Mr. Newby graduated from Stanford Law School in 1999, where he was a Notes Editor of the Stanford Law Review.


Laura Covington has over two decades' experience as a leader and expert on cutting-edge legal, public policy and regulatory issues facing technology and media companies. She was the first intellectual property lawyer at Yahoo.  In addition to building the company’s IP team, she also served in public policy and government relations, and most recently was General Counsel for Yahoo EMEA (Europe/Middle East/Africa).  Her expertise spans all of IP, with particular emphasis on trademark, copyright, and patent litigation and reform, as well as online content regulation, advertising, intermediary liability, ICANN, internet governance,  and international trade. Laura has also managed complex privacy, data protection and cybersecurity issues, especially in Europe.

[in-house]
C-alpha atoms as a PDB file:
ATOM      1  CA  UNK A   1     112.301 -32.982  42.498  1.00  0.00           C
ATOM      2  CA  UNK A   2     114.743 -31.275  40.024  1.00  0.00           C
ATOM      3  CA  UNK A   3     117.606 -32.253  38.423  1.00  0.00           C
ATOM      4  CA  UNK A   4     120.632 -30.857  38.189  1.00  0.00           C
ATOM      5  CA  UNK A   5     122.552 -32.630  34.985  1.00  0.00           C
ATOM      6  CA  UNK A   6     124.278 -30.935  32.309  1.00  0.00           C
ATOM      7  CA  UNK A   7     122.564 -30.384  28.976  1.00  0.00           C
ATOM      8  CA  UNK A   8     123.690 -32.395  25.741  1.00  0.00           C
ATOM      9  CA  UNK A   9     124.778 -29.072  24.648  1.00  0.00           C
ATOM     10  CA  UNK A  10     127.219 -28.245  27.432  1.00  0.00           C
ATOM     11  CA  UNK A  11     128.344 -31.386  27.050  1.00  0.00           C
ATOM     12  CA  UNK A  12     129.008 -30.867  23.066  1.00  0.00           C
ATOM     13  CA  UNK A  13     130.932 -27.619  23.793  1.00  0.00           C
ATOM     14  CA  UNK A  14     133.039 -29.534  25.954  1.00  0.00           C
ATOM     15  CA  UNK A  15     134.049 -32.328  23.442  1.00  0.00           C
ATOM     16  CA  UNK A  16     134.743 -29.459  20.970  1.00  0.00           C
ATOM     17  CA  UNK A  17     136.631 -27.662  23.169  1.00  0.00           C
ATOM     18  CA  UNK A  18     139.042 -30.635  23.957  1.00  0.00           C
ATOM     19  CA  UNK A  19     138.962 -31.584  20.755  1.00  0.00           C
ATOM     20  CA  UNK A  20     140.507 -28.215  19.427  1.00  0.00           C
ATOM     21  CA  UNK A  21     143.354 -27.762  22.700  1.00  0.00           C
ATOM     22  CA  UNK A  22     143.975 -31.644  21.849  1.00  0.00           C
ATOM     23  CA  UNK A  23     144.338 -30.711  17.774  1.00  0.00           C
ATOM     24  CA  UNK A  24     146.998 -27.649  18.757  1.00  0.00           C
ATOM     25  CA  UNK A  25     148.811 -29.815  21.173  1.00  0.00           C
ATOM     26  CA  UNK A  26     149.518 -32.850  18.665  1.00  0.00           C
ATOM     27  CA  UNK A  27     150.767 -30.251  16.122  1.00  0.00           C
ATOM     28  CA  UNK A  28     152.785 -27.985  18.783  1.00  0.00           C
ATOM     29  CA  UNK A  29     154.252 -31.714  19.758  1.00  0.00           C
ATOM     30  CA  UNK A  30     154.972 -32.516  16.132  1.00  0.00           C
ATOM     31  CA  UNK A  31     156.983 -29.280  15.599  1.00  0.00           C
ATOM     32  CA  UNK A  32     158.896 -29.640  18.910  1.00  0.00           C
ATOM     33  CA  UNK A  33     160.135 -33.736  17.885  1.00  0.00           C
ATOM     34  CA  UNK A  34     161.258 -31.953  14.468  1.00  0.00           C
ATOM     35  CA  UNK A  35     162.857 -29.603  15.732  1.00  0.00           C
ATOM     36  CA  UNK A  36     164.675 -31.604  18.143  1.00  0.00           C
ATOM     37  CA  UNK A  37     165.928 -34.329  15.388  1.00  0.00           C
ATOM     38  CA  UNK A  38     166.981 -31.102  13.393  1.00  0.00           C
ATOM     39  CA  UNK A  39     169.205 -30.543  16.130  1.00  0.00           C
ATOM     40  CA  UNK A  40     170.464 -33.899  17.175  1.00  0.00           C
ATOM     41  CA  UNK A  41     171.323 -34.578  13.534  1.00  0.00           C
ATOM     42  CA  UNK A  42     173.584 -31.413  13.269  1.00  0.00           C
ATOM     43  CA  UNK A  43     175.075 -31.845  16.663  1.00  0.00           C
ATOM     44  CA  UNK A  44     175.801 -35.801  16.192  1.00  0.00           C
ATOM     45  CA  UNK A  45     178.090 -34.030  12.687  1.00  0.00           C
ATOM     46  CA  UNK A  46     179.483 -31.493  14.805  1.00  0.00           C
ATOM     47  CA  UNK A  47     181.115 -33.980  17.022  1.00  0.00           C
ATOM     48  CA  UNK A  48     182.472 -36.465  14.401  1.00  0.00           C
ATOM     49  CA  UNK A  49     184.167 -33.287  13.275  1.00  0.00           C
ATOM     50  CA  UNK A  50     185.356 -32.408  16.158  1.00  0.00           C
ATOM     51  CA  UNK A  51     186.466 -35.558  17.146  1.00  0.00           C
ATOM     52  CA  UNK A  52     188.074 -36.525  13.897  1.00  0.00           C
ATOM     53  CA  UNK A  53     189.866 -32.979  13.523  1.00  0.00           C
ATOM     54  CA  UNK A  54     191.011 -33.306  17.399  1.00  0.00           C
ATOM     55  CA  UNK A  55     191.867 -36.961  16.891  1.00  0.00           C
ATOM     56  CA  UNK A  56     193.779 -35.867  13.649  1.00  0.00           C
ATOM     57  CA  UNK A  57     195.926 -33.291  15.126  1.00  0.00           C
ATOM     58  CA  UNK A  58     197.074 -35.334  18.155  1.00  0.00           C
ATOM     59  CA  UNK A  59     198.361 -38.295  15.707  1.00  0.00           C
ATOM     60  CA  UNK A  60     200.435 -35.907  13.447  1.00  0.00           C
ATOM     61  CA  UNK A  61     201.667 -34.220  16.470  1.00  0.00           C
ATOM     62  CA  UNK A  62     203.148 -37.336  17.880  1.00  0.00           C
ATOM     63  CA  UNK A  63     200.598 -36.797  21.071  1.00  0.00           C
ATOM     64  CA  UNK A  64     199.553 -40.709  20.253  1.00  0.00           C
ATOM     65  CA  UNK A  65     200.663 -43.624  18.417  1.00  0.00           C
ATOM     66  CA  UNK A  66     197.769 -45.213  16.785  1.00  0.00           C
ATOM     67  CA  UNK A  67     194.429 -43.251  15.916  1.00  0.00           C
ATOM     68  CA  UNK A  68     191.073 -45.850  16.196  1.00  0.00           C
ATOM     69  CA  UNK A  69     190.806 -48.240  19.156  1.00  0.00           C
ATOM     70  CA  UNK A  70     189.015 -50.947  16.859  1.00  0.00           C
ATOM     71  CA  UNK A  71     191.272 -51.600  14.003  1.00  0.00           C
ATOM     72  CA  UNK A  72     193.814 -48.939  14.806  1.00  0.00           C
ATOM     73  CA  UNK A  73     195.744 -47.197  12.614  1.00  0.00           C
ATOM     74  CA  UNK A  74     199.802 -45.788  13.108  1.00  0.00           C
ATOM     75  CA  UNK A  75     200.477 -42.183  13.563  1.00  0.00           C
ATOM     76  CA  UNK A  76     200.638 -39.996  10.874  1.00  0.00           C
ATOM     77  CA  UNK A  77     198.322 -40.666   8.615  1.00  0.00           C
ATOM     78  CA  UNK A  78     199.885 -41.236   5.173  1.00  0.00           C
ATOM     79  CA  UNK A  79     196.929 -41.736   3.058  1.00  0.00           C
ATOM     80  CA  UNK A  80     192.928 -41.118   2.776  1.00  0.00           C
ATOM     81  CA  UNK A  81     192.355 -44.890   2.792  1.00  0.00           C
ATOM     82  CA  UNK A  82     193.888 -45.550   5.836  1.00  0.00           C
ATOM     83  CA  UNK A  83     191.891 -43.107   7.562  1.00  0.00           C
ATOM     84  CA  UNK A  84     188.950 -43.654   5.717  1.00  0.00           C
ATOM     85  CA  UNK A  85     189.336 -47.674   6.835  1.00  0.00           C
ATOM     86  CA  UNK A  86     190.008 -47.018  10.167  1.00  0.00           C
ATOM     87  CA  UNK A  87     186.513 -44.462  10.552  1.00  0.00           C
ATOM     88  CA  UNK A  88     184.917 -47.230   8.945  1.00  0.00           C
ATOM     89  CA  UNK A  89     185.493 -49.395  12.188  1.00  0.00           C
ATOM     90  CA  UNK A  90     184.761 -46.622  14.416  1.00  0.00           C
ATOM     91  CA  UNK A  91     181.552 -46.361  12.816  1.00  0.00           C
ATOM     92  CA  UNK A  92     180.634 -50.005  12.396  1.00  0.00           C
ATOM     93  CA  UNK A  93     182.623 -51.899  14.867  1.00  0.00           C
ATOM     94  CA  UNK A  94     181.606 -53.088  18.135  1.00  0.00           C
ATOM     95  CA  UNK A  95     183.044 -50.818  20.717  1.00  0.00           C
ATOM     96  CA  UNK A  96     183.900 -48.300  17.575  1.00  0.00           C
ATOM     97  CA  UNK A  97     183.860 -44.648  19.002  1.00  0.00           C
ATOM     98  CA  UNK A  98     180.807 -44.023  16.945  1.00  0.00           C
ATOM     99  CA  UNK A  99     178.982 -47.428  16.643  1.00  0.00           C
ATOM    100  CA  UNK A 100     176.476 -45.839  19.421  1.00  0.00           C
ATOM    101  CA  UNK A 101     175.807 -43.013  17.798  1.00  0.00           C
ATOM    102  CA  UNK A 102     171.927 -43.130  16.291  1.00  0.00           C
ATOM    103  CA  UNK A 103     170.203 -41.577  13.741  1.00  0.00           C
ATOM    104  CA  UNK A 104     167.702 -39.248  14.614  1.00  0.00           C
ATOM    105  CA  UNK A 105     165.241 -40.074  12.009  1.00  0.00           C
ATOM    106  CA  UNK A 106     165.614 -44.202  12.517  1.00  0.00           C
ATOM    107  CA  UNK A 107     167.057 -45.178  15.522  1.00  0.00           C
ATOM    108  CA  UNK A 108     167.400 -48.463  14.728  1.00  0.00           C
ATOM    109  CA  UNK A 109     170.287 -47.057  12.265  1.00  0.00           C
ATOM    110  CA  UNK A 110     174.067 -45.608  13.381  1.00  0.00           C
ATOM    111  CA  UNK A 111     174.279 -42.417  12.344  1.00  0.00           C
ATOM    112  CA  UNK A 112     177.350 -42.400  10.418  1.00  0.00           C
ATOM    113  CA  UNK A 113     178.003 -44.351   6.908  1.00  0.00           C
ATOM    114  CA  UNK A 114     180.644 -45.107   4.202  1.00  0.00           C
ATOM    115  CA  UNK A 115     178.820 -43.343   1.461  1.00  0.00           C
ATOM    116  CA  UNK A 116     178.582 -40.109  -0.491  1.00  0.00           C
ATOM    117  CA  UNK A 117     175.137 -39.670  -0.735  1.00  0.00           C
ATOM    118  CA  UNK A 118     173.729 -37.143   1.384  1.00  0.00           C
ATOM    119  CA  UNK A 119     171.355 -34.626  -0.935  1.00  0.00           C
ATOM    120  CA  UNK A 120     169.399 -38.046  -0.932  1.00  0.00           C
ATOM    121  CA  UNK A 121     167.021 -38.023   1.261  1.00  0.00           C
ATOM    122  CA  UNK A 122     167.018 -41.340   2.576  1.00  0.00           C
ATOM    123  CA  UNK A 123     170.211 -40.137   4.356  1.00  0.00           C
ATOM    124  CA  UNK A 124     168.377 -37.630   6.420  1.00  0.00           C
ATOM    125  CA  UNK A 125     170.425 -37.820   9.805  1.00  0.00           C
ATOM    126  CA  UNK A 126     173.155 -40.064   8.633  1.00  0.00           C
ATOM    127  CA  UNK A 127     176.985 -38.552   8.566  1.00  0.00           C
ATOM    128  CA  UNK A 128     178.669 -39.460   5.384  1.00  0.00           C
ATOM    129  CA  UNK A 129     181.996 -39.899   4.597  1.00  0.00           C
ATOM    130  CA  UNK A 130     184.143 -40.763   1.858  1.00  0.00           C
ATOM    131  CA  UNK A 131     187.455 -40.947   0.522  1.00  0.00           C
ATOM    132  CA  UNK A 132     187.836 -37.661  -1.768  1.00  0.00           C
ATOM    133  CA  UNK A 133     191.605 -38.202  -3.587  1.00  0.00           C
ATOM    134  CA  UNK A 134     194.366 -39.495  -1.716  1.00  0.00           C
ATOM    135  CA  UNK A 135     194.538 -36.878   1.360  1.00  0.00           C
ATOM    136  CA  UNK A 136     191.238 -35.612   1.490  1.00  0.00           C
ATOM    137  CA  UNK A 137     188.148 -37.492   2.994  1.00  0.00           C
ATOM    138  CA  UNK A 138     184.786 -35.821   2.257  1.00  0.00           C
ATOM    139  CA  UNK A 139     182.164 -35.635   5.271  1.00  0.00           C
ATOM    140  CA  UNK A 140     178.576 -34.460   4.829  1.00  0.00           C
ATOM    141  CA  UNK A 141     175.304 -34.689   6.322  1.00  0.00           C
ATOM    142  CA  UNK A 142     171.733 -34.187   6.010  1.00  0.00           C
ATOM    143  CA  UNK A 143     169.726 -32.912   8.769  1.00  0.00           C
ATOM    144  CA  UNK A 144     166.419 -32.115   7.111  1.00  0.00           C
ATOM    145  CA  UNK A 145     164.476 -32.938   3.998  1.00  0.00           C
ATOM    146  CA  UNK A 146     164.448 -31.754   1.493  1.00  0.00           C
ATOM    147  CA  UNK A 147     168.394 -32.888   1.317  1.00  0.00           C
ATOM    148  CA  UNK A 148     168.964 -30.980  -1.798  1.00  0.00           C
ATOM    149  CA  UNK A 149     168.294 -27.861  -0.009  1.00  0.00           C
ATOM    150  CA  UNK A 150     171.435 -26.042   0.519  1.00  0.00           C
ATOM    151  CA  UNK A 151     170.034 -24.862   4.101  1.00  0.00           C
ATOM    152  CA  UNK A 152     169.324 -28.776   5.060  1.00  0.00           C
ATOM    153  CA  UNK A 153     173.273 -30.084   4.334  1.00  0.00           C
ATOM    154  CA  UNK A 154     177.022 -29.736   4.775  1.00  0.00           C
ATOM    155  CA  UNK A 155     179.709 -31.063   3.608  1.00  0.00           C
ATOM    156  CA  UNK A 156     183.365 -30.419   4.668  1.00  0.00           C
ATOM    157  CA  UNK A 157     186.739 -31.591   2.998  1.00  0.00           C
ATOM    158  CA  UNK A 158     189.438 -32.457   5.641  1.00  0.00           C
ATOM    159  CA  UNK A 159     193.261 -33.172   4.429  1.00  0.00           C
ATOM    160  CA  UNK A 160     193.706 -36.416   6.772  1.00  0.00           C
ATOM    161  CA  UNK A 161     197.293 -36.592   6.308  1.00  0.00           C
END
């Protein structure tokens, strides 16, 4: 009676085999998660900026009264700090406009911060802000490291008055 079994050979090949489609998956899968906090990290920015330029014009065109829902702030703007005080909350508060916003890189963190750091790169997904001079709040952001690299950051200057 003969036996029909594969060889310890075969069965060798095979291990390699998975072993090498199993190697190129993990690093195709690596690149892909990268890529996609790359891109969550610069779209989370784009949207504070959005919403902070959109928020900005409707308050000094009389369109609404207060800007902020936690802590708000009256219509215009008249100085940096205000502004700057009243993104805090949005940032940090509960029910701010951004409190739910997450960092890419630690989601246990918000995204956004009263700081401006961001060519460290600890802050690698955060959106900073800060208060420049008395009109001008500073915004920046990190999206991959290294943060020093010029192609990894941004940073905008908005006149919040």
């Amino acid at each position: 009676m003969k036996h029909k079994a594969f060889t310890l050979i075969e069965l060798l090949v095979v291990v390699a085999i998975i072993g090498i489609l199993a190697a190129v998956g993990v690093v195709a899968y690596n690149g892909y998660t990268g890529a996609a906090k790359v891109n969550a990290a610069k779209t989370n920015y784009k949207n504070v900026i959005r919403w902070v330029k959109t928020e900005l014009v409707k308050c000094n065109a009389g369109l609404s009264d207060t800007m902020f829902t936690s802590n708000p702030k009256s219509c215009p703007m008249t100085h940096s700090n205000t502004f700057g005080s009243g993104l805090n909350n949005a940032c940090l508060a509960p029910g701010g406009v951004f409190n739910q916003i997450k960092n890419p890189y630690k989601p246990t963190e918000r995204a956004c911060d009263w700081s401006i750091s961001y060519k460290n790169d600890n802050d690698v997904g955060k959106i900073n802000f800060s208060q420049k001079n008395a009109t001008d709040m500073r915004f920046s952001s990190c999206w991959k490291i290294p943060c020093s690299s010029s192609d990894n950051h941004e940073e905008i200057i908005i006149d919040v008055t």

Stephen is Legal Director at the Wikimedia Foundation, where he advises on governance, fundraising, copyright, and other internet law and policy topics. Stephen is co-creator of CollabMark, a trademark guide for open source software. He is also an active contributor to open source software projects, including a series of interactive visualizations on Wikipedia. Stephen’s main areas of interest are open source licensing and online platforms. Stephen graduated from the University of Nebraska-Lincoln and the University of California, Hastings College of the Law.